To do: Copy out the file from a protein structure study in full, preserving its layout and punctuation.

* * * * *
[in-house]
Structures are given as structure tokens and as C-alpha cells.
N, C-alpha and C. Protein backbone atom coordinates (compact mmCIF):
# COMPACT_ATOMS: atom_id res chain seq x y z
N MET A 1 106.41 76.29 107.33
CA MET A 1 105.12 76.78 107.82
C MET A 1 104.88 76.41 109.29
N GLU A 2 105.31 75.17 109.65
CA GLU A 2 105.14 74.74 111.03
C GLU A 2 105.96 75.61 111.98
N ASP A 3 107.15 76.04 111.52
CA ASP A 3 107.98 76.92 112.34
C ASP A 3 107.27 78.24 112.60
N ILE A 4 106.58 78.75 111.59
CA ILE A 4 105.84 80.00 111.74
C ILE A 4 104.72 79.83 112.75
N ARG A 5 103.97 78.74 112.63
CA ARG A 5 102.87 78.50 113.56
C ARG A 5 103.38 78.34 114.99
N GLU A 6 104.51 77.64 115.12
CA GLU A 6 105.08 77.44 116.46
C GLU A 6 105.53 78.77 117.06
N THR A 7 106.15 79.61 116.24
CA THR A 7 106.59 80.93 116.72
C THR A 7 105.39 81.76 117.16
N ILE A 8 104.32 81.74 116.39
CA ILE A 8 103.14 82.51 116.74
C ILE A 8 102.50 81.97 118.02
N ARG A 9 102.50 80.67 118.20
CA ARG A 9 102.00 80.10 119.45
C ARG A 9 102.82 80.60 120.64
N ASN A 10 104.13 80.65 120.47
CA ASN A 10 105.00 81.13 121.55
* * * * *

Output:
[in-house]
Structures are given as structure tokens and as C-alpha cells.
N, C-alpha and C. Protein backbone atom coordinates (compact mmCIF):
# COMPACT_ATOMS: atom_id res chain seq x y z
N MET A 1 106.41 76.29 107.33
CA MET A 1 105.12 76.78 107.82
C MET A 1 104.88 76.41 109.29
N GLU A 2 105.31 75.17 109.65
CA GLU A 2 105.14 74.74 111.03
C GLU A 2 105.96 75.61 111.98
N ASP A 3 107.15 76.04 111.52
CA ASP A 3 107.98 76.92 112.34
C ASP A 3 107.27 78.24 112.60
N ILE A 4 106.58 78.75 111.59
CA ILE A 4 105.84 80.00 111.74
C ILE A 4 104.72 79.83 112.75
N ARG A 5 103.97 78.74 112.63
CA ARG A 5 102.87 78.50 113.56
C ARG A 5 103.38 78.34 114.99
N GLU A 6 104.51 77.64 115.12
CA GLU A 6 105.08 77.44 116.46
C GLU A 6 105.53 78.77 117.06
N THR A 7 106.15 79.61 116.24
CA THR A 7 106.59 80.93 116.72
C THR A 7 105.39 81.76 117.16
N ILE A 8 104.32 81.74 116.39
CA ILE A 8 103.14 82.51 116.74
C ILE A 8 102.50 81.97 118.02
N ARG A 9 102.50 80.67 118.20
CA ARG A 9 102.00 80.10 119.45
C ARG A 9 102.82 80.60 120.64
N ASN A 10 104.13 80.65 120.47
CA ASN A 10 105.00 81.13 121.55